Focus on only the most relevant aspects of your career in your employment section and include notable achievements from those jobs.
A functional resume is the best choice for job-hoppers because it takes the spotlight off work experience and emphasizes skills, but a combination resume can do the trick, too, especially if you’re a job-hopper with several years of experience.
In your professional summary statement, mention how long you’ve worked in the industry, highlight some essential hard skills and explain right off the bat how you can use them in the position.
Group some of your jobs together in your employment history section. For example, if you worked several short-term gigs as a contractor over a number of years, then group those jobs under the subheading “Contract Work.”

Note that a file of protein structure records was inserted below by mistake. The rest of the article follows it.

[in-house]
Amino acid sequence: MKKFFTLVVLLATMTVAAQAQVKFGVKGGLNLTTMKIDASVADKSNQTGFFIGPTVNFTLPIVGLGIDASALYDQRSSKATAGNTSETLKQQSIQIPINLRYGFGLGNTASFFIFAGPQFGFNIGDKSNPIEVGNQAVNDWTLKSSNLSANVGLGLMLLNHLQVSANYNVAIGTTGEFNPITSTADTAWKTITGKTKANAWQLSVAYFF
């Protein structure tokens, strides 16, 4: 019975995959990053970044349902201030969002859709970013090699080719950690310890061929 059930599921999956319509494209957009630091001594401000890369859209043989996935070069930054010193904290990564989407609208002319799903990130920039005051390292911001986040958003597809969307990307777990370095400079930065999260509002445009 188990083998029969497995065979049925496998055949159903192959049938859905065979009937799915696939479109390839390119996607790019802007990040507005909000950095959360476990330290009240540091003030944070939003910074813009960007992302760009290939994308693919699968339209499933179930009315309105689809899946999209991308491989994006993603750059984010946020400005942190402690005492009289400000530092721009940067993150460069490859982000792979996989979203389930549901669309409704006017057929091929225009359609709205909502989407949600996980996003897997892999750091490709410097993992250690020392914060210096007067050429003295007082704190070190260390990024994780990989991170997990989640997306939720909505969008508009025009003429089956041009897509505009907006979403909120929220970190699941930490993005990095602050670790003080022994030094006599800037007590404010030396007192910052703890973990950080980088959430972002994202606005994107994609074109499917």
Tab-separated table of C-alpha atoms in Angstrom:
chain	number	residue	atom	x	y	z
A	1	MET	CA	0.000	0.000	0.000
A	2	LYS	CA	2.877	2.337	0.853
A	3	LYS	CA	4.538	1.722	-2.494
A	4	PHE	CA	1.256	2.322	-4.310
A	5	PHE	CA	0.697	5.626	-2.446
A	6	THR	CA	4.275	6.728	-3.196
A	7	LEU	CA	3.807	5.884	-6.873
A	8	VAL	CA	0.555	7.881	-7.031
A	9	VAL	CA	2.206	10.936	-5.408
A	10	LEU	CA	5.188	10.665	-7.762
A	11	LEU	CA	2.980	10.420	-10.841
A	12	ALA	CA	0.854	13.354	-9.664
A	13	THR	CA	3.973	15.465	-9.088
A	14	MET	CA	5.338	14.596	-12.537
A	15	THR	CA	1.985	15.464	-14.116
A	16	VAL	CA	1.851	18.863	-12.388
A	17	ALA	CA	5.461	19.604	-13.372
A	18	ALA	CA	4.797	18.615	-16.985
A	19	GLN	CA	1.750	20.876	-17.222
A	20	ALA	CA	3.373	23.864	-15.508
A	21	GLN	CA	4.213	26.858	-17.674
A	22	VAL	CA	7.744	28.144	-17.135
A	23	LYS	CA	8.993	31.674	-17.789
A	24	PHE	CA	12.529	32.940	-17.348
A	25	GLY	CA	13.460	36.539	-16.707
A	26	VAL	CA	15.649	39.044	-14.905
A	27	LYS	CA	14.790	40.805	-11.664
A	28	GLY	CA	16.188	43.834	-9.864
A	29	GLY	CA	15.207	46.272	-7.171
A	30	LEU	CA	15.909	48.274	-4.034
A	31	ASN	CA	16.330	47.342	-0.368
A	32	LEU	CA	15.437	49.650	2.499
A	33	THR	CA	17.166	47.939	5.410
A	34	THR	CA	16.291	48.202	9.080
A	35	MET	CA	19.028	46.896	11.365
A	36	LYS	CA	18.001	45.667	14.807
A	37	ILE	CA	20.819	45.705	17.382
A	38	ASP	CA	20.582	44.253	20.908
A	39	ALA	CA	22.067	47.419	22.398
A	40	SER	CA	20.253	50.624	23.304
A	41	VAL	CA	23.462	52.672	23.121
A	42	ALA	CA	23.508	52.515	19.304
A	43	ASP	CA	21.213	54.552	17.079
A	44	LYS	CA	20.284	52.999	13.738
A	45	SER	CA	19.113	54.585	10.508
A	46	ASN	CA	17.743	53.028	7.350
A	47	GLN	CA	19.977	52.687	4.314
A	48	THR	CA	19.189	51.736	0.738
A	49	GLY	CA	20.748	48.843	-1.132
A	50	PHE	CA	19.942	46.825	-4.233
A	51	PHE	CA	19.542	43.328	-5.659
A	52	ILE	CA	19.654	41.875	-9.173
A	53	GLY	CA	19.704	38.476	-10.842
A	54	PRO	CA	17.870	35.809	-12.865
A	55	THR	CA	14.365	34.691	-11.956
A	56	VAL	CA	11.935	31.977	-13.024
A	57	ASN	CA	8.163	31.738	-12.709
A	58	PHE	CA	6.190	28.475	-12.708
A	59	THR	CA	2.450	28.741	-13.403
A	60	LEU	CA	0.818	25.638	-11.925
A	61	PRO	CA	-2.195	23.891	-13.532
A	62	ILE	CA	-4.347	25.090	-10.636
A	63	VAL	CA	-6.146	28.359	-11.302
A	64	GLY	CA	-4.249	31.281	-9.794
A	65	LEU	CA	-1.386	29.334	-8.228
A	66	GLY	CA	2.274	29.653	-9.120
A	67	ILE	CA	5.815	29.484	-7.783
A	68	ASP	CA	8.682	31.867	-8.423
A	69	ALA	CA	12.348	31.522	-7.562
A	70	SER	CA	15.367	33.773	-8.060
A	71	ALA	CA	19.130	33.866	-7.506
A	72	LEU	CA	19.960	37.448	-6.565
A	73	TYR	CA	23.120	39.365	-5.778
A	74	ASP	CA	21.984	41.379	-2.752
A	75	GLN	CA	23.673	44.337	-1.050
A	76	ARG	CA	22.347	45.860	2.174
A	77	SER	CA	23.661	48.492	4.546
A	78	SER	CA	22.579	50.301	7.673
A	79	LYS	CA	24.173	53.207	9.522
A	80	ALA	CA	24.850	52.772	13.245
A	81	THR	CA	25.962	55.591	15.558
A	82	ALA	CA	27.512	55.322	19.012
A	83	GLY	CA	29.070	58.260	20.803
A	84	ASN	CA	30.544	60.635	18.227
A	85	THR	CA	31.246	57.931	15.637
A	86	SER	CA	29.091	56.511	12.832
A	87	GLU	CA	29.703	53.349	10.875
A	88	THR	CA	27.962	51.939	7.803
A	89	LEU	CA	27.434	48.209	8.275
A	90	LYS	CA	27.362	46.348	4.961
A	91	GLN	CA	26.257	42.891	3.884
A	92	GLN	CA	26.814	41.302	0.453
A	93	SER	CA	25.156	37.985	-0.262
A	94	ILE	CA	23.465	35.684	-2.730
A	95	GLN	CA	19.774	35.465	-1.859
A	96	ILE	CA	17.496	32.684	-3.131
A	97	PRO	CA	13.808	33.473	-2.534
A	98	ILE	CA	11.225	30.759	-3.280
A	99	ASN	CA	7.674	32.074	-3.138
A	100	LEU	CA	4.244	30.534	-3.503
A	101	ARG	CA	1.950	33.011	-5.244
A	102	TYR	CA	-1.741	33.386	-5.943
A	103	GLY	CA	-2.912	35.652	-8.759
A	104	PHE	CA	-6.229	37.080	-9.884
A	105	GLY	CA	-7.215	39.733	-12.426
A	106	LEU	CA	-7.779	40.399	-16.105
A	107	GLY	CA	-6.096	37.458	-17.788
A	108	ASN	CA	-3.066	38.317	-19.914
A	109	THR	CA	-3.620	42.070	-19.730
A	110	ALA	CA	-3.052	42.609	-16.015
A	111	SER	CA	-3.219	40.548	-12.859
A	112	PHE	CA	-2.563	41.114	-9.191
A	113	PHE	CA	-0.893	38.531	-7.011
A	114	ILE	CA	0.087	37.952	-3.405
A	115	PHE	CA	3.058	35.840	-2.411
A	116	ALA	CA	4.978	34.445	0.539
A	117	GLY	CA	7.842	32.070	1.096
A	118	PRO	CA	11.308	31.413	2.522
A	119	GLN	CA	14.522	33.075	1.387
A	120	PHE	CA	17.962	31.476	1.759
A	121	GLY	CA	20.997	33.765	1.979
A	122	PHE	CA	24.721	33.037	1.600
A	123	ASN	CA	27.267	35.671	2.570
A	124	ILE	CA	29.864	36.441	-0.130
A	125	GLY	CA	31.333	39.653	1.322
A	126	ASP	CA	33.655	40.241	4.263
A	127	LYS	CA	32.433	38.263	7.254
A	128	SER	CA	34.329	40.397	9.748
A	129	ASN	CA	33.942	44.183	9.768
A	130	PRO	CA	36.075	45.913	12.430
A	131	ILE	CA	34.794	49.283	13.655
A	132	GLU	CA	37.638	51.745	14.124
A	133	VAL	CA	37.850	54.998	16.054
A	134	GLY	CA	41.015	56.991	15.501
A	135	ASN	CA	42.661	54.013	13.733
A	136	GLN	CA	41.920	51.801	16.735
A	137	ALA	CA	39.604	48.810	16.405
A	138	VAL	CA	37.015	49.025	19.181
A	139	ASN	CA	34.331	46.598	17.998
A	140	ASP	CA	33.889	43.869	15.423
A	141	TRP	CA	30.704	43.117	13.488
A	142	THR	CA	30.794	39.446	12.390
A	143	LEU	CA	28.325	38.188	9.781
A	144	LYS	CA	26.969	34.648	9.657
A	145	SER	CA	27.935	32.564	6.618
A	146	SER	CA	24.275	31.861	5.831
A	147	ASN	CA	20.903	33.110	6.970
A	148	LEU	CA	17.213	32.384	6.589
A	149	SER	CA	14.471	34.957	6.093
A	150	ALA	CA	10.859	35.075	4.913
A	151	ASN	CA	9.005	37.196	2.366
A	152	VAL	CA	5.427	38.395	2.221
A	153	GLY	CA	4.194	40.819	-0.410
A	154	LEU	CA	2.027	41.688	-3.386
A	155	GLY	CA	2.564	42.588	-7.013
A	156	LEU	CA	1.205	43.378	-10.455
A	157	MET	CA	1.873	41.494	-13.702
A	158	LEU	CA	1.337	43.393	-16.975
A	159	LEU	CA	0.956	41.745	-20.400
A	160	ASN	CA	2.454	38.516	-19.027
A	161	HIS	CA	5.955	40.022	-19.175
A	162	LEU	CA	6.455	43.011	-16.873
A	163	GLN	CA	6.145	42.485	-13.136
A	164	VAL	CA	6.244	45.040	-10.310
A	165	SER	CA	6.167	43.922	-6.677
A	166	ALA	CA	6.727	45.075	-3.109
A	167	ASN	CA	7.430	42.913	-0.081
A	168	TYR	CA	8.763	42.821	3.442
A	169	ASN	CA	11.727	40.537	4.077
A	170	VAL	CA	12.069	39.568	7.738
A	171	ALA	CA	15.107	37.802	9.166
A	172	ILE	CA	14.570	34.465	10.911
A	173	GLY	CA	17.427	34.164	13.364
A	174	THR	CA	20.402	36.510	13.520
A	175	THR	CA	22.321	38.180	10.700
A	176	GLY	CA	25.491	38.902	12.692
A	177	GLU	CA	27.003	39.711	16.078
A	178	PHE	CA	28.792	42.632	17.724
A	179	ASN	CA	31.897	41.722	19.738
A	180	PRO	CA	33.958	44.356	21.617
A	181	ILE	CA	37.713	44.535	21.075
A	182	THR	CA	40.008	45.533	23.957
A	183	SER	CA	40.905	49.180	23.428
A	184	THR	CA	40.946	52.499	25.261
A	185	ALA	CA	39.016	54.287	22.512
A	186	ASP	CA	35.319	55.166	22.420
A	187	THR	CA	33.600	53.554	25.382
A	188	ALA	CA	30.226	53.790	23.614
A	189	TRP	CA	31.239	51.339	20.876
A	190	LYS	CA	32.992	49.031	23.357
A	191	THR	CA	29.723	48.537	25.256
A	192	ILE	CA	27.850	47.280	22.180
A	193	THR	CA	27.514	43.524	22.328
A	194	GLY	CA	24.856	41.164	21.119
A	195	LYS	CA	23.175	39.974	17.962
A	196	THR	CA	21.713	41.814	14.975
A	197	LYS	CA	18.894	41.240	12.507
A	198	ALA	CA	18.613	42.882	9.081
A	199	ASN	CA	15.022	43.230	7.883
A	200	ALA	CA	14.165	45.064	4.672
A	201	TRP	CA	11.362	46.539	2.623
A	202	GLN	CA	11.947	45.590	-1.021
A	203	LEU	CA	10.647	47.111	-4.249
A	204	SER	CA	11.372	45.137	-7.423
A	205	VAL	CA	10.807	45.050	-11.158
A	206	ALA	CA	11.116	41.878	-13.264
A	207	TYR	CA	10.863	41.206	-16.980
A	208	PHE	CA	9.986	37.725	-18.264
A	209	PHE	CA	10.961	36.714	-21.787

Don’t include all of your past jobs — it’s unnecessary to keep the shortest stints.
Be very clear about what you accomplished in each role. Use numbers to put them in the spotlight.
Returning to work after an absence
If you’ve been out of work for a while and you want to put your best foot forward to pick up where you left off, then choose a combination or a functional format to show off your skills.
Use a resume objective to briefly mention why you were out of work (for example, if you were focused on being a parent) and be enthusiastic about returning to work! Don’t forget to tell the hiring manager what you want to achieve in the new job.
Use your skills section to show off the skills you picked up while you were gone, as well as those hard-earned skills from previous jobs.